Traffic was unusually heavy at Quintinshill on the morning of 22 May, 1915, when Tinsley arrived at 6.30am and began his copying while Meakin read the newspaper. A local passenger train and two freight trains were already parked on three of the four tracks outside. A troop train was heading from the north, a Scotch express from the south. Tinsley and Meakin stopped neither, forgetting they had only one clear line. The troop train smashed at speed into the stationary local. The express then ploughed into the wreckage. The carriages were lit by gas. The blaze lasted 24 hours. Of the 227 dead, 215 were men of the Royal Scots regiment. Another 245 people were seriously injured. It remains the worst accident in British railway history.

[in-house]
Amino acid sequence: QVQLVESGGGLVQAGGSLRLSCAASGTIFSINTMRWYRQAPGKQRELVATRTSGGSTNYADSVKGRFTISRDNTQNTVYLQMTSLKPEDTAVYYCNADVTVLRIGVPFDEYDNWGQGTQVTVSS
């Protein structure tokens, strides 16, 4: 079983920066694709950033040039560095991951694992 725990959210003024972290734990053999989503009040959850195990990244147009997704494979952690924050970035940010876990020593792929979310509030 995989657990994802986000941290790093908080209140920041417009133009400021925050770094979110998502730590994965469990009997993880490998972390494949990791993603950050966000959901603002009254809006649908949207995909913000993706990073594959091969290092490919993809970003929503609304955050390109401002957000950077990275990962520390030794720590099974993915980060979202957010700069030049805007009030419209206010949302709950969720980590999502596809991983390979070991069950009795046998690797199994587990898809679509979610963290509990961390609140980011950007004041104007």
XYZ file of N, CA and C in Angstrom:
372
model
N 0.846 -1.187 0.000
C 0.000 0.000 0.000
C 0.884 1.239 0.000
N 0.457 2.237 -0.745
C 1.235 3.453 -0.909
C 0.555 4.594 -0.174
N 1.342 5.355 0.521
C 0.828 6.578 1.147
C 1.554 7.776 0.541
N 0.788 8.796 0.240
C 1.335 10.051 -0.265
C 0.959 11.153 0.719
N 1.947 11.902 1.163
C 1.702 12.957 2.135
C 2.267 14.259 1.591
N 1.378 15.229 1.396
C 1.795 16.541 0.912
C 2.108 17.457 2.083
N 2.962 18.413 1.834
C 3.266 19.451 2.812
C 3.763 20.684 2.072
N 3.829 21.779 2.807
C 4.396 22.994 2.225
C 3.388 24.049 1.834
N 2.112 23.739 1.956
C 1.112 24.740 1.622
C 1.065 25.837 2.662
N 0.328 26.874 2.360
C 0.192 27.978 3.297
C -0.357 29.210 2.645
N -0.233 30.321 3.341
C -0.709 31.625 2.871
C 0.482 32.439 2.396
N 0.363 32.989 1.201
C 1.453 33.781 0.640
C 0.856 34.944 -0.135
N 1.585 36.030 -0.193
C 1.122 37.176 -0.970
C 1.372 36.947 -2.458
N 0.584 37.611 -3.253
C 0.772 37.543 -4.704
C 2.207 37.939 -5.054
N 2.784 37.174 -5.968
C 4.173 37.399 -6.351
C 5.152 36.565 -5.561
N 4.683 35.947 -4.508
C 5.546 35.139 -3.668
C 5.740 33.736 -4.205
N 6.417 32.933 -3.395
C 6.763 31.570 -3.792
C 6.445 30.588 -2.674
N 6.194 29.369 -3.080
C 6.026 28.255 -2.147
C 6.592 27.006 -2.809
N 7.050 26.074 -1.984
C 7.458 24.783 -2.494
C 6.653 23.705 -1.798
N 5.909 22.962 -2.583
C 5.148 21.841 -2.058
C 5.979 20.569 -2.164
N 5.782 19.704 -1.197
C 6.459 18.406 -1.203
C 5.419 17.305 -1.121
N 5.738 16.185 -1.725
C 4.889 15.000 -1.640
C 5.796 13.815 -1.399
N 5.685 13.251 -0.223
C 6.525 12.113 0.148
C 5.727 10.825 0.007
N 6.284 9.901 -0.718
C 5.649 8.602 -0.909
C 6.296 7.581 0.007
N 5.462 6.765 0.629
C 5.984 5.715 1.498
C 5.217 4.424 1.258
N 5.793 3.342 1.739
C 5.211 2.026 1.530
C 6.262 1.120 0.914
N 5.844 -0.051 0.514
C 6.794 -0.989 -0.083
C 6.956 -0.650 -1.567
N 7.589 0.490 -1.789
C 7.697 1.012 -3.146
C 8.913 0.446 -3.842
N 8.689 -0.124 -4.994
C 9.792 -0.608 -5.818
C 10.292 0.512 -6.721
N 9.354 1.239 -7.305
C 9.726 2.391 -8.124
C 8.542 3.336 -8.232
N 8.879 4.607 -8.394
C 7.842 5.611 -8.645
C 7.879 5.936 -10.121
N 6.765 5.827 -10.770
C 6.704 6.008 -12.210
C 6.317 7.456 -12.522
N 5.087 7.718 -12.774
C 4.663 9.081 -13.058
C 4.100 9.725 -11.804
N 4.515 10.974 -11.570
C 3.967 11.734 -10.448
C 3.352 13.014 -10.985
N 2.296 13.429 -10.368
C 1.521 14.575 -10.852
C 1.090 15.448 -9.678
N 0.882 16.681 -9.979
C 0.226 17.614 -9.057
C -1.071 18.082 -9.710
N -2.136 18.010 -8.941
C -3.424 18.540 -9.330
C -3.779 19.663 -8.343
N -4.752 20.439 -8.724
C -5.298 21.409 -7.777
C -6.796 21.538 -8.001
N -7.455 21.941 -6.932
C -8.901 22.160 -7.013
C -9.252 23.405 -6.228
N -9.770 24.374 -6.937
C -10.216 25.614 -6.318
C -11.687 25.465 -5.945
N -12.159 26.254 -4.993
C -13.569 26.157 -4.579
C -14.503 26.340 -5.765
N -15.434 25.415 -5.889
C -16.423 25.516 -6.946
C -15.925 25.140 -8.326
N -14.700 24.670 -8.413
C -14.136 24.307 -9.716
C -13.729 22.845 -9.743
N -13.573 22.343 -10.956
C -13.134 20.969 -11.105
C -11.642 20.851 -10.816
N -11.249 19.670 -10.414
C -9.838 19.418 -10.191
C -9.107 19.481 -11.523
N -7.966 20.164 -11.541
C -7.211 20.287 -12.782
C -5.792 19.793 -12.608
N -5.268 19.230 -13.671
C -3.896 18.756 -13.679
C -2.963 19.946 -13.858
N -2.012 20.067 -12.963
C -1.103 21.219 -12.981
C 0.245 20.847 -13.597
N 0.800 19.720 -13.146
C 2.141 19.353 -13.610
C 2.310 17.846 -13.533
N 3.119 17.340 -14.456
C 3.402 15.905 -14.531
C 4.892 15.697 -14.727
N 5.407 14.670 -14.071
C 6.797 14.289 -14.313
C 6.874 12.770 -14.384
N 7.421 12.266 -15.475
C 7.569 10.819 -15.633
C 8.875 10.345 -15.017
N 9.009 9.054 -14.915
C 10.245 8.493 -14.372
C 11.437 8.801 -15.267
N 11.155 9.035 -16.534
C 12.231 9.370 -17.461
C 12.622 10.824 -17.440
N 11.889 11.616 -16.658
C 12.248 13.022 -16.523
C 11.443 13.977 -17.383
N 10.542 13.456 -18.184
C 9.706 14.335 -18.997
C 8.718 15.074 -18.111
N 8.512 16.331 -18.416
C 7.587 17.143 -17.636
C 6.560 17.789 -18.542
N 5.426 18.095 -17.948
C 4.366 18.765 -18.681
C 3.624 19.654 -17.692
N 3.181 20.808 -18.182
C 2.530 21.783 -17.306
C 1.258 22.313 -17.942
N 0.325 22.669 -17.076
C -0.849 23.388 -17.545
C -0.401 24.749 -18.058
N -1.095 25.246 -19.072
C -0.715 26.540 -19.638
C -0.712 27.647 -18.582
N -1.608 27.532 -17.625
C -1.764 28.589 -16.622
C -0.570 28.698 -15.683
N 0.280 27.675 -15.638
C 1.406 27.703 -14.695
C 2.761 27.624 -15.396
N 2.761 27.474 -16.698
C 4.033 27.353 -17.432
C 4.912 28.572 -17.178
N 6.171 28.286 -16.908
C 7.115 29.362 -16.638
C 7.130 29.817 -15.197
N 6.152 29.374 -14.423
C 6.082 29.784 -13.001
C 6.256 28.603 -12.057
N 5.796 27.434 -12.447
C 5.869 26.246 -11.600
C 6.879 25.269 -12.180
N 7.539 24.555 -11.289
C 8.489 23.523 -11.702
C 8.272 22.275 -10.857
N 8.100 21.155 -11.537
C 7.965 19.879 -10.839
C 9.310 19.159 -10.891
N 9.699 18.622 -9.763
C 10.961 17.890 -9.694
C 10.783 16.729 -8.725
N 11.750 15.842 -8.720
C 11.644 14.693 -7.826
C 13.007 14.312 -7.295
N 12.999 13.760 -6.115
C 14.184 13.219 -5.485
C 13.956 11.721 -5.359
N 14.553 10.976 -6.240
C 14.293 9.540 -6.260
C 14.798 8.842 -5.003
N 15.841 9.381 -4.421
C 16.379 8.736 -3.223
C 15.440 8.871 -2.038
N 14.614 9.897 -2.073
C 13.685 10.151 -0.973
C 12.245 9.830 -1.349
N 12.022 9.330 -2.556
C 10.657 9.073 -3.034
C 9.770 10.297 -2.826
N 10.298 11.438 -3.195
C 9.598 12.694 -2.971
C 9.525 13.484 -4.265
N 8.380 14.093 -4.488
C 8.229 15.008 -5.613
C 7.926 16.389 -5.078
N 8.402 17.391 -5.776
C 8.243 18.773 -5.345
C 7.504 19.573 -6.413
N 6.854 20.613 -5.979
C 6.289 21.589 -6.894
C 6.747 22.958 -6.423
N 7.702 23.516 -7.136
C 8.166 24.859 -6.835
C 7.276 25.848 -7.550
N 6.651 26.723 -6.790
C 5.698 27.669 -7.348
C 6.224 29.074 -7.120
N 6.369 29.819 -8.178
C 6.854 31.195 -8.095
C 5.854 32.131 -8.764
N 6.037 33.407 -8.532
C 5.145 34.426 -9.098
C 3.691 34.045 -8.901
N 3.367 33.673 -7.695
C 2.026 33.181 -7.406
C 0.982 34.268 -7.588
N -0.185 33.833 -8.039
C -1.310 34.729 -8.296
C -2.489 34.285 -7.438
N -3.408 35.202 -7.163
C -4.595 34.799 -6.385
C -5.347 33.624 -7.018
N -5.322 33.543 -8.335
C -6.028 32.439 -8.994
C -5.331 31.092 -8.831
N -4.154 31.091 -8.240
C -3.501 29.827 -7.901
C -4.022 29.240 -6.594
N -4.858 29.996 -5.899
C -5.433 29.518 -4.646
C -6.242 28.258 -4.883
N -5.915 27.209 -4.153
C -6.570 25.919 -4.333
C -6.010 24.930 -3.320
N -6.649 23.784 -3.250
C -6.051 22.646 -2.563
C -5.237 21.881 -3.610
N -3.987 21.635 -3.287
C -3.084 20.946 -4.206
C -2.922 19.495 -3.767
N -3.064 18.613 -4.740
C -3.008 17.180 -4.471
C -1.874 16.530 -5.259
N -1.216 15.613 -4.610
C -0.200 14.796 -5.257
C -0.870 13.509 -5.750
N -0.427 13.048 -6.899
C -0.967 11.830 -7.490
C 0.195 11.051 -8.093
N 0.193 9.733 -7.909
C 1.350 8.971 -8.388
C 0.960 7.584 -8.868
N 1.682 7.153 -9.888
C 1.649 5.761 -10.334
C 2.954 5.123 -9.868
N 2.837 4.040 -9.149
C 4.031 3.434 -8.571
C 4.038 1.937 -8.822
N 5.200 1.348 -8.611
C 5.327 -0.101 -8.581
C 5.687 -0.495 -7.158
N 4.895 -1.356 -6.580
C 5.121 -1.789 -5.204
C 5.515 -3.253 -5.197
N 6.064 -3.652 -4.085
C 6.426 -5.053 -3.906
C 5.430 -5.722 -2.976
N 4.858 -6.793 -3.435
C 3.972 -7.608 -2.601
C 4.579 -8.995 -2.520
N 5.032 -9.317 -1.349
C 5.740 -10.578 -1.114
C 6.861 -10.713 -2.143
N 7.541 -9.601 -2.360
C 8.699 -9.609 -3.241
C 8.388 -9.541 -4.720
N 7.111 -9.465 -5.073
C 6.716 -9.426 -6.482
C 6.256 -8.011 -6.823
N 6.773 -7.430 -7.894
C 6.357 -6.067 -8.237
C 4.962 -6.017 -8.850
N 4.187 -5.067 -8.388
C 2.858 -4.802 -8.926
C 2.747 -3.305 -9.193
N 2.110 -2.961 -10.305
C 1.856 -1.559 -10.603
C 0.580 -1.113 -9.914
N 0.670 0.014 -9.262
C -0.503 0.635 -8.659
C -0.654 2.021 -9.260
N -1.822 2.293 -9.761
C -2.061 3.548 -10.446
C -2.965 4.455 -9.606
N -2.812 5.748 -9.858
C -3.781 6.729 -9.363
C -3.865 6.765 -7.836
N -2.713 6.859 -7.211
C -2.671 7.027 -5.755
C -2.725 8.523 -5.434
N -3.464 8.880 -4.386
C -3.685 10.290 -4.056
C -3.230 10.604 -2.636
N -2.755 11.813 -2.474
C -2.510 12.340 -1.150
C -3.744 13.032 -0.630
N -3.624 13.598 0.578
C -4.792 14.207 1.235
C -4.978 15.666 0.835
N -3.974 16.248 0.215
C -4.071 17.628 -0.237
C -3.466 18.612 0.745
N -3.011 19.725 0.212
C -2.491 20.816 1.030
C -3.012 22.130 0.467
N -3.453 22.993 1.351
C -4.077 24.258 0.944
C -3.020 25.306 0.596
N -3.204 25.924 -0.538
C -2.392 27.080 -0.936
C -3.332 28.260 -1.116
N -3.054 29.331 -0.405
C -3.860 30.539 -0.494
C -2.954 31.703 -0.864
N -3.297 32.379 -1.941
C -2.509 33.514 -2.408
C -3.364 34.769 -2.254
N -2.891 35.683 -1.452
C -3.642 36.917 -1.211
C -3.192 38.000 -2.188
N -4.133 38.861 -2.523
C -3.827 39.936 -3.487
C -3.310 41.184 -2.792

The techniques of a signaller's job have changed since then, but the duty remains the same. Neglect of it, distraction from it, can have terrible consequences. According to their union, signallers on the lowest grade earn on average only about pounds 2.50 a week more than a supermarket check-out operator; some are paid less than carriage cleaners. You would not have to be Jimmy Knapp (or a Christian Socialist) to think this order of things wrong.Reuse content